Though most schools weight the numbers a little more; your LSAT score and GPA have a big impact, law school essays are definitely taken into account. Moreover, your law school essay will make or break your application if you’re a borderline applicant, and it can even make up for a weak showing in the numbers department.
If you’re applying to law school, your law school essay, along with your LSAT score and your undergraduate GPA, is going to be the most important factor in both what schools will accept you and how much scholarship money they’re going to offer you.
Even if you’re a huge long shot for a particular school the admissions staff will read at least the first paragraph of your law school essay, just to see what you have to offer. On the flipside, if you’re a strong applicant to a particular school a bad law school essay can knock you out of the running if you’re too flippant or stuck-up.
Though some law schools will give a required topic for your law school essay, most will offer up a few suggestions but allow you write on anything your heart desires. When writing your law school essay, avoid repeating any information that can be found on other parts of your application.
The admissions staff can read; they know what your GPA is and what activities you’ve taken part in. Instead, fill them in on what isn’t on your application. Write on something that both defines who you are and why you stand out from the crowd.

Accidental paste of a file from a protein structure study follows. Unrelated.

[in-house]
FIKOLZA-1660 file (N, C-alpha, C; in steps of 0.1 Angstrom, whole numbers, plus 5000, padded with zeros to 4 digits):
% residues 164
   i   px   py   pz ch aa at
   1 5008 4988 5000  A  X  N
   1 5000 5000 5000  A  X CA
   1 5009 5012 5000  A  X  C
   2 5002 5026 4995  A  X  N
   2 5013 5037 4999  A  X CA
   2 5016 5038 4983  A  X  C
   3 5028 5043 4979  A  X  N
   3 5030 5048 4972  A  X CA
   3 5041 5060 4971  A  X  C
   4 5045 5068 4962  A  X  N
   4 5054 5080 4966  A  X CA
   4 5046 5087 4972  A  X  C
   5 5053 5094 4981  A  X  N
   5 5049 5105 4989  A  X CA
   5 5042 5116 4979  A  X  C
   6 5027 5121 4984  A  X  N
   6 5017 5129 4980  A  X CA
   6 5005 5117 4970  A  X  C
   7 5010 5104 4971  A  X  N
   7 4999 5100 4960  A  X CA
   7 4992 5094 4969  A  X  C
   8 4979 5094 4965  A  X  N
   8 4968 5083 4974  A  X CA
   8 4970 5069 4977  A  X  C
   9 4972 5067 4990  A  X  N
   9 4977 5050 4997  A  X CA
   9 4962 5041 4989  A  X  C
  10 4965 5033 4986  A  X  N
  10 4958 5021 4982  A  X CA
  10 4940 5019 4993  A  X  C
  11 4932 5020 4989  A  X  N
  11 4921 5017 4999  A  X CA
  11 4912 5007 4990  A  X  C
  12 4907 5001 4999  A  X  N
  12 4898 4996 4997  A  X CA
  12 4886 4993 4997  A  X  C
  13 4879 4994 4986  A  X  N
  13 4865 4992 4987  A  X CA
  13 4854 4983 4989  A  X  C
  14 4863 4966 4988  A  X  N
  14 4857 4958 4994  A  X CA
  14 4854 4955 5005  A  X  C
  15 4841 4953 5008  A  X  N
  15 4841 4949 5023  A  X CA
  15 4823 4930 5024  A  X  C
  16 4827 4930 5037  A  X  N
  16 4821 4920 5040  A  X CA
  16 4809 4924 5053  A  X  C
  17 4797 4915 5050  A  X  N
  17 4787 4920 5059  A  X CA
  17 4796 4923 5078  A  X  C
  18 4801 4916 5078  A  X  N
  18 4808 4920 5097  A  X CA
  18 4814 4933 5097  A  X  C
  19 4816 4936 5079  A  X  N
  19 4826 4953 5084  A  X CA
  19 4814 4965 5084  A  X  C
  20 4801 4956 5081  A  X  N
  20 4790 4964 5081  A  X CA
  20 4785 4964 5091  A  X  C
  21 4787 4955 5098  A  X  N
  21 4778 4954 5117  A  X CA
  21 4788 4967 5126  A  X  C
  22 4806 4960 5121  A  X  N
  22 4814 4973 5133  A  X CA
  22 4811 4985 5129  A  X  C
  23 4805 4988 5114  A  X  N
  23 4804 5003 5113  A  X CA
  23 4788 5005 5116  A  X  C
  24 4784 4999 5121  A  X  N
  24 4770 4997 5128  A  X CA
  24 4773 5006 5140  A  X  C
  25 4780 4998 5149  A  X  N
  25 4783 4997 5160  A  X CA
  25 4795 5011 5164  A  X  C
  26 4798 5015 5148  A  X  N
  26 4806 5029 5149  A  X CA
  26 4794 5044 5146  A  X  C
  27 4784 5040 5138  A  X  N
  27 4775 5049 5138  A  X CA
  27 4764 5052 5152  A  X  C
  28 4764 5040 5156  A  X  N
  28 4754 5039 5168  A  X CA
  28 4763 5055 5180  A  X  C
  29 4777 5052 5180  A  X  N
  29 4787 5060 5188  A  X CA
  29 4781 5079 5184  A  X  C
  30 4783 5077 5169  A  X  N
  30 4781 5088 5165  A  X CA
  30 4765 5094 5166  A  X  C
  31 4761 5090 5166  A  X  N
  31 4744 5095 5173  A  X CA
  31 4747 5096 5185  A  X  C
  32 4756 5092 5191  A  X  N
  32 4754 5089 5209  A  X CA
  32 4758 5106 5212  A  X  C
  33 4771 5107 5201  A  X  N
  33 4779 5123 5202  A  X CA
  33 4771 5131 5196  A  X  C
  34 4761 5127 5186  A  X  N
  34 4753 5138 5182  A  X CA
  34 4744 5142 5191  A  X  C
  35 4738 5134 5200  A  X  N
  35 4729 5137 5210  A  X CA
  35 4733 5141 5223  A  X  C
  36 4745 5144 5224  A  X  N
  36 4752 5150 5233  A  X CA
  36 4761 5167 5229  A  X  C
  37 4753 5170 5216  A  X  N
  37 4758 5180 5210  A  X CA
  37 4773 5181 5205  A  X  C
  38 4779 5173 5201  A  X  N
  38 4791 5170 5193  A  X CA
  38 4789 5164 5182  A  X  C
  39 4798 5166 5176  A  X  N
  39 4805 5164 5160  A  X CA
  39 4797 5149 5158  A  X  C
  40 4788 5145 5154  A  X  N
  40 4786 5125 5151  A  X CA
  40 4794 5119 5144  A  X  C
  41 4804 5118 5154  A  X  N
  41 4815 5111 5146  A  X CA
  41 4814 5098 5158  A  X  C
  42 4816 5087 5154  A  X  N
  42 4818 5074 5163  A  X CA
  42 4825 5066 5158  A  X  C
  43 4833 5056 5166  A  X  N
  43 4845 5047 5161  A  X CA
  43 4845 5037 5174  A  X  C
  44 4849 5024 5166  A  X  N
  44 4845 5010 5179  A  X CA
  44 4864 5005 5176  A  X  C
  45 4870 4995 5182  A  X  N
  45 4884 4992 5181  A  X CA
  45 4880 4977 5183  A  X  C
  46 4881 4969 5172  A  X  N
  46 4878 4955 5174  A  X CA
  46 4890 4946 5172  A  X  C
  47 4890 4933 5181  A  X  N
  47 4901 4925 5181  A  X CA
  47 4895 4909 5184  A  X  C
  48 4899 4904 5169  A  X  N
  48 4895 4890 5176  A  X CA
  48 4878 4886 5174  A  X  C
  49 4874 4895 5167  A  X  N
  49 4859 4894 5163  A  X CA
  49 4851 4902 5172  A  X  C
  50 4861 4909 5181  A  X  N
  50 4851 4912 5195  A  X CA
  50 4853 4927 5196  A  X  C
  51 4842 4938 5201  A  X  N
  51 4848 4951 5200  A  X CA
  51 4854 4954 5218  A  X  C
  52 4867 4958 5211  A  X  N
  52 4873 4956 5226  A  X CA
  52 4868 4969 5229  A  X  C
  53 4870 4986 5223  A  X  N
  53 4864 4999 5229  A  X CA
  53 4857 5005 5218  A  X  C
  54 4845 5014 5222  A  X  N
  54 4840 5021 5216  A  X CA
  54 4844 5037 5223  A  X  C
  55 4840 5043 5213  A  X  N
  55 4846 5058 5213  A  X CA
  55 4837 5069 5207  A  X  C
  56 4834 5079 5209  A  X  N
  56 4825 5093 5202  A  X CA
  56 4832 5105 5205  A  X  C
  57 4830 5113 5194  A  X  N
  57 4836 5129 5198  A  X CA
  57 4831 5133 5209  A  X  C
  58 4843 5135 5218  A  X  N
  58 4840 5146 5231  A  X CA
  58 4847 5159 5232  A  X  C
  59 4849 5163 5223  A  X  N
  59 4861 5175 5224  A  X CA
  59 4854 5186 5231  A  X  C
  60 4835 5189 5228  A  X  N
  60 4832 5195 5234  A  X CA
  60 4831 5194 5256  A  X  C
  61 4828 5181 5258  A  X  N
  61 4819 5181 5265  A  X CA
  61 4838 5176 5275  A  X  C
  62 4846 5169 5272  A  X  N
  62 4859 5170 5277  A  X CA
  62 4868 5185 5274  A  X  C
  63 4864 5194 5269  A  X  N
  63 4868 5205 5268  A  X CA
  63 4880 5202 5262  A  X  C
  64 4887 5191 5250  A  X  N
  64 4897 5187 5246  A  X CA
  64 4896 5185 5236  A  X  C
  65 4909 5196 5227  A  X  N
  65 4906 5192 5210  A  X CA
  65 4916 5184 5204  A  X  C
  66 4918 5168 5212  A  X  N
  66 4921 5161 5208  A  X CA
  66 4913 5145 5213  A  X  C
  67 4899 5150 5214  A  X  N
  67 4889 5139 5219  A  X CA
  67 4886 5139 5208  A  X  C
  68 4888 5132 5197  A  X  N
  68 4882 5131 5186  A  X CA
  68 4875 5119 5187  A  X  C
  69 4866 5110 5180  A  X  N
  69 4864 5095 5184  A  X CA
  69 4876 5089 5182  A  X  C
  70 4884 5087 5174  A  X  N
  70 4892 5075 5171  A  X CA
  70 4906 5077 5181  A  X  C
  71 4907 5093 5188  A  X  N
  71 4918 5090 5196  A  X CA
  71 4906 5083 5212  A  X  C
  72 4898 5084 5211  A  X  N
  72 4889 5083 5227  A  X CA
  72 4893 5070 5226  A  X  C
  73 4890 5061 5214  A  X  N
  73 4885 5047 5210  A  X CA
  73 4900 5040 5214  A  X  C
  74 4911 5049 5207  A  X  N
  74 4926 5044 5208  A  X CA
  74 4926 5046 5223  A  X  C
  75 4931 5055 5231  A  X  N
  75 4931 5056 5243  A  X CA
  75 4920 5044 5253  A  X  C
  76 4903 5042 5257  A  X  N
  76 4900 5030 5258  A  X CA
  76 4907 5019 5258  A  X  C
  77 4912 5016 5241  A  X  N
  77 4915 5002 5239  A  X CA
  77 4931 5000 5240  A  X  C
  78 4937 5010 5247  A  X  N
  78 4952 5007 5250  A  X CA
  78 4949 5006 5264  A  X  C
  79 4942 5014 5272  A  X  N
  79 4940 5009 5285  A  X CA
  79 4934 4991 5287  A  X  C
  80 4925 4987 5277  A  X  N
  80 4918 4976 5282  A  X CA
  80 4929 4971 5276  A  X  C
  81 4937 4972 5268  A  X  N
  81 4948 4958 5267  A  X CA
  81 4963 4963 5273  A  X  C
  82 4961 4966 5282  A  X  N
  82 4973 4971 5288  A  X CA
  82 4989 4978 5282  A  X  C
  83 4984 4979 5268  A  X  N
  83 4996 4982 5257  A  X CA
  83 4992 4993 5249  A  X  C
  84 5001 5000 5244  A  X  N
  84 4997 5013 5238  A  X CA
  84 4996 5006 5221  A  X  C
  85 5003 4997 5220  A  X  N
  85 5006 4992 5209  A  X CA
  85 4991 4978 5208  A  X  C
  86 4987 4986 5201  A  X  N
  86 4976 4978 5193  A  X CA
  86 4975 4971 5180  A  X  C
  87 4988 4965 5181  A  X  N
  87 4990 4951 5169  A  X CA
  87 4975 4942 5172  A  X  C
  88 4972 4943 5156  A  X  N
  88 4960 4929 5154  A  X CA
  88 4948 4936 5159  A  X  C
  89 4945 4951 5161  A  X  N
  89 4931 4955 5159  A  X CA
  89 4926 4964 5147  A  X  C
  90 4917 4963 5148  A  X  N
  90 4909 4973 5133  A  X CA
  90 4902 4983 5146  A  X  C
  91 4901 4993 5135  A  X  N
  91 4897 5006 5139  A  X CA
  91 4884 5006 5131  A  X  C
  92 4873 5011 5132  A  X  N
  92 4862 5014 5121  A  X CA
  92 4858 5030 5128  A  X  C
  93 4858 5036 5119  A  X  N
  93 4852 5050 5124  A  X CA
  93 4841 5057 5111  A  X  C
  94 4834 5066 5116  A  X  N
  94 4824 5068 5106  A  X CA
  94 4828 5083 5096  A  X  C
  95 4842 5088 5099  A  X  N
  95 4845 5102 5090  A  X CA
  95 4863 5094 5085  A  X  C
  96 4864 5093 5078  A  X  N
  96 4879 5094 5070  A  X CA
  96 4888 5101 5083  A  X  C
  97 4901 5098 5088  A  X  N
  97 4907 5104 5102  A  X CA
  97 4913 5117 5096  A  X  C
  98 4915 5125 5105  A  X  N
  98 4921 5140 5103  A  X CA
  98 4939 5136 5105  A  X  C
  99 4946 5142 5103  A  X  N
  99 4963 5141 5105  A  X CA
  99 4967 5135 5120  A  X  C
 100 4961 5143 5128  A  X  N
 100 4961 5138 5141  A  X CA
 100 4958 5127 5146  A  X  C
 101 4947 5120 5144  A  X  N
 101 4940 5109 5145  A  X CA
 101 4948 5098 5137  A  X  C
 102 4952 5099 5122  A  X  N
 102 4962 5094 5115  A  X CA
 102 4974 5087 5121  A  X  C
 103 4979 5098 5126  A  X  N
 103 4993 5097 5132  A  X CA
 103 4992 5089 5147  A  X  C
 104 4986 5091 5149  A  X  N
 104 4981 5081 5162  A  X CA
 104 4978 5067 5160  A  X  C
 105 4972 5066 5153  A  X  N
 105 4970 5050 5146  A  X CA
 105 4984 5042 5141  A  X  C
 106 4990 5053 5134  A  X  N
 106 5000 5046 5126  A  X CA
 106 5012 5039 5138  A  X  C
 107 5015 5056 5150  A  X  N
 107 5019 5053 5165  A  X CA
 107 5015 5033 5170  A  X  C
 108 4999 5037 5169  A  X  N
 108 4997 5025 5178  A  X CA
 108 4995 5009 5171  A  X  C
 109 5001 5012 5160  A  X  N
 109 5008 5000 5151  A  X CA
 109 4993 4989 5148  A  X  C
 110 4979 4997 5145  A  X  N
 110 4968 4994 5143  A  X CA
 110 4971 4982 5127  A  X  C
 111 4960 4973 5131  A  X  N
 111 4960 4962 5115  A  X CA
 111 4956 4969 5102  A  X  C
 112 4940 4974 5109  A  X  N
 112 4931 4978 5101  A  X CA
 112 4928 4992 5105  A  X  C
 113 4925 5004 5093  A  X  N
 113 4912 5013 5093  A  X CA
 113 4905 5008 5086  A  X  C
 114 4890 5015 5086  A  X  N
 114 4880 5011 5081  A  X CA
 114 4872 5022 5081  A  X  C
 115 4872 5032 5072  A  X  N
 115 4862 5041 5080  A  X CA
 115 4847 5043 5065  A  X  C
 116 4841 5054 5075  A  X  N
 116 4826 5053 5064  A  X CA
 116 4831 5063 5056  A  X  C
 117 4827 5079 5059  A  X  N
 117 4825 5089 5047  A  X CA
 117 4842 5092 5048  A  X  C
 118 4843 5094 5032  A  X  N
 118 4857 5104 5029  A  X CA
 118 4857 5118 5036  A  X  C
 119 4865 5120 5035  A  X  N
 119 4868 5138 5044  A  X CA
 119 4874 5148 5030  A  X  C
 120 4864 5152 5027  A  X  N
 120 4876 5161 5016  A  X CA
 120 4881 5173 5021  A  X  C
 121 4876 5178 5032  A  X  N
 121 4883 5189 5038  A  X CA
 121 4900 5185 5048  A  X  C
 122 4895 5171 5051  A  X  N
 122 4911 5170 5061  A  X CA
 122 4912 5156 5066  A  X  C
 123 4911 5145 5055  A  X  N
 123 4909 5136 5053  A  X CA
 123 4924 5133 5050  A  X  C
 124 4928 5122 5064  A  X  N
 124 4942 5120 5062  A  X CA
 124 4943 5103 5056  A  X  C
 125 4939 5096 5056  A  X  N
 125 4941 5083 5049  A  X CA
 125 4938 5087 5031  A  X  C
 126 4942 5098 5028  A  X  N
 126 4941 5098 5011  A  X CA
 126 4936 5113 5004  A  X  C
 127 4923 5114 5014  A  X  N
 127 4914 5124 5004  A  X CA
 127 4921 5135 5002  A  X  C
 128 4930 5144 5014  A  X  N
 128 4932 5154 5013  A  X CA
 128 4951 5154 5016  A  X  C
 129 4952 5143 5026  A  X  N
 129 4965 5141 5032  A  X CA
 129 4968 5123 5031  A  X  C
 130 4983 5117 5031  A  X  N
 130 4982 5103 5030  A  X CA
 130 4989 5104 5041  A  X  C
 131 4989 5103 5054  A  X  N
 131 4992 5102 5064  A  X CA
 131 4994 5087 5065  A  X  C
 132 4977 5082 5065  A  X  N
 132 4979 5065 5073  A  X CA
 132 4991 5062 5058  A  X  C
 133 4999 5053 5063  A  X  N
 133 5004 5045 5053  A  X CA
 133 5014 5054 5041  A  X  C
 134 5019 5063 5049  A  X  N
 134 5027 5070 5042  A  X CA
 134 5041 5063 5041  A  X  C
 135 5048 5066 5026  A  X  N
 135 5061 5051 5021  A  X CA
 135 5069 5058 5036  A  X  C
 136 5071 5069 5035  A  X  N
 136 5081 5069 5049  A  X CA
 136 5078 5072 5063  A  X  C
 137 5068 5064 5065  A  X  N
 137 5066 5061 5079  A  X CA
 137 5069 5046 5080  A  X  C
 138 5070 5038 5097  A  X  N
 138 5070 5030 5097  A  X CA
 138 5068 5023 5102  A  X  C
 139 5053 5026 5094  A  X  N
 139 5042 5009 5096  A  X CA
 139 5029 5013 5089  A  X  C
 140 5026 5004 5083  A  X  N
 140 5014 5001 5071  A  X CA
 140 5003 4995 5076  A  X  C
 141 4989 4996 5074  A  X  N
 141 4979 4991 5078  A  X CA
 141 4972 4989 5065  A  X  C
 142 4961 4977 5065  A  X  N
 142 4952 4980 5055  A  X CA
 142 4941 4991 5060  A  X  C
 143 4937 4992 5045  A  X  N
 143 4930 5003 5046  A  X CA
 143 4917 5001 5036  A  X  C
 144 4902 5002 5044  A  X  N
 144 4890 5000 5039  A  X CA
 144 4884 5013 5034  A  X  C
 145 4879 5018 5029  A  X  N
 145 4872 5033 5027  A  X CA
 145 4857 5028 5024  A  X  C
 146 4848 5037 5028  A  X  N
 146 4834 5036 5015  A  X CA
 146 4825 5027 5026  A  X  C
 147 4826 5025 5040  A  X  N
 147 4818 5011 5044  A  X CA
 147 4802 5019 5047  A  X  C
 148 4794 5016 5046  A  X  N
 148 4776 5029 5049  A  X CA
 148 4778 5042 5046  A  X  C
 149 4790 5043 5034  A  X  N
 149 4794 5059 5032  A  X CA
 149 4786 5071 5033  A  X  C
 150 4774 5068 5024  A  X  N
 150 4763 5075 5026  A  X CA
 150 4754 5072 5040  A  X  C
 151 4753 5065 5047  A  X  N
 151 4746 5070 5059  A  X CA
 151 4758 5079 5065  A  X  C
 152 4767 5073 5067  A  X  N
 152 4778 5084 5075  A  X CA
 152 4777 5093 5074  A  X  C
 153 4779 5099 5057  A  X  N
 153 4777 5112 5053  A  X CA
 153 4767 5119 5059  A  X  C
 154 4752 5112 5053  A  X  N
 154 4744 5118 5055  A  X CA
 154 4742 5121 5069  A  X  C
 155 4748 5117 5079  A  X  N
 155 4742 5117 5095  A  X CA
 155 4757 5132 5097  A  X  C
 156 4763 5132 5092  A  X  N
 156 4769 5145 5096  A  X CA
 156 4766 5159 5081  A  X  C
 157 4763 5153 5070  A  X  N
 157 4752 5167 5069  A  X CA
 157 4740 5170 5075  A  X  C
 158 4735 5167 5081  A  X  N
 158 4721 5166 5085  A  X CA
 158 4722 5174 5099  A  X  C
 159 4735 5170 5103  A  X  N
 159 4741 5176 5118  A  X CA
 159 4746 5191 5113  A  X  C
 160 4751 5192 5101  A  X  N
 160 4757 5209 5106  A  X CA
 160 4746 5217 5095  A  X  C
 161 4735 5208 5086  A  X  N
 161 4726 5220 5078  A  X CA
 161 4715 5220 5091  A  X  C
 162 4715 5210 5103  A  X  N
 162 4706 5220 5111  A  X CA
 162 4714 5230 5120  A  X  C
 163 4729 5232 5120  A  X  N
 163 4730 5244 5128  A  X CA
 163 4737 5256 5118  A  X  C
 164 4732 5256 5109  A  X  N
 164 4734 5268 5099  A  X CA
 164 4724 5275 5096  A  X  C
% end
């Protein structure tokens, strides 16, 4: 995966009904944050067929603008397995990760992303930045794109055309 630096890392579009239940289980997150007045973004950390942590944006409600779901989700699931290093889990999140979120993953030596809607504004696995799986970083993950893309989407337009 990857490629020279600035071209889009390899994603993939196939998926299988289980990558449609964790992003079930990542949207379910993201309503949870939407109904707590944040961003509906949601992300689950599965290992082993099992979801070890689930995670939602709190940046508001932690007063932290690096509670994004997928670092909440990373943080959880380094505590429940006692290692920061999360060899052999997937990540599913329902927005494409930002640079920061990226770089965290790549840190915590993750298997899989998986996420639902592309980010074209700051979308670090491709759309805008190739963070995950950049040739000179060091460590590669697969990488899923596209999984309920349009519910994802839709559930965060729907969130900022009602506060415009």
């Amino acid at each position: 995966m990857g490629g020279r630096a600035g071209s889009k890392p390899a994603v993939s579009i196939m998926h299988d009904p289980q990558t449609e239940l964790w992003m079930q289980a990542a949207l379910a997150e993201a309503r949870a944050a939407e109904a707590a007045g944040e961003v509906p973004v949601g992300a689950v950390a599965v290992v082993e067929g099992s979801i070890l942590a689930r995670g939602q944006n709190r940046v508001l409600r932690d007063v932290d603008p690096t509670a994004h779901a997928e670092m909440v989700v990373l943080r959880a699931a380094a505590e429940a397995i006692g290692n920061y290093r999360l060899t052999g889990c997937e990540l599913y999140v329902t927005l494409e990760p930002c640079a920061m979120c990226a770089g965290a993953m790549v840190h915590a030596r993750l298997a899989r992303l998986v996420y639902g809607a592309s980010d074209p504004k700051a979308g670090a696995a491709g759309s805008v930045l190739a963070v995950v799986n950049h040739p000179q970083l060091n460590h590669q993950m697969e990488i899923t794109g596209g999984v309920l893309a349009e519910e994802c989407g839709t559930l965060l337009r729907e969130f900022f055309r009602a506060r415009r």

Avoid over-used topics; writing about the most inspirational person you know or what difficulties you’ve overcome are tired topics and won’t get you much attention unless it’s something truly fresh or earth-shattering.
If the most inspirational person you know is the Unabomber or you were born without legs and can run a ten second fifty yard dash the admissions staff has probably heard it before.
The admissions staff has gone through thousands of applications, so tell them something about yourself that makes you stand out in their minds. Have you hiked the entire Appalachian Trail? Gone skydiving in a kayak? Raised your baby brother for a summer? Helped a poor family get a house?
Your activities don’t necessarily have to be related to the law (though sometimes it helps), the topic you write about just needs to have been important to you. You should also have something to say about the topic, whatever it may be. Say it, and think of the law school essay as a way for the admissions staff to get to know you better.
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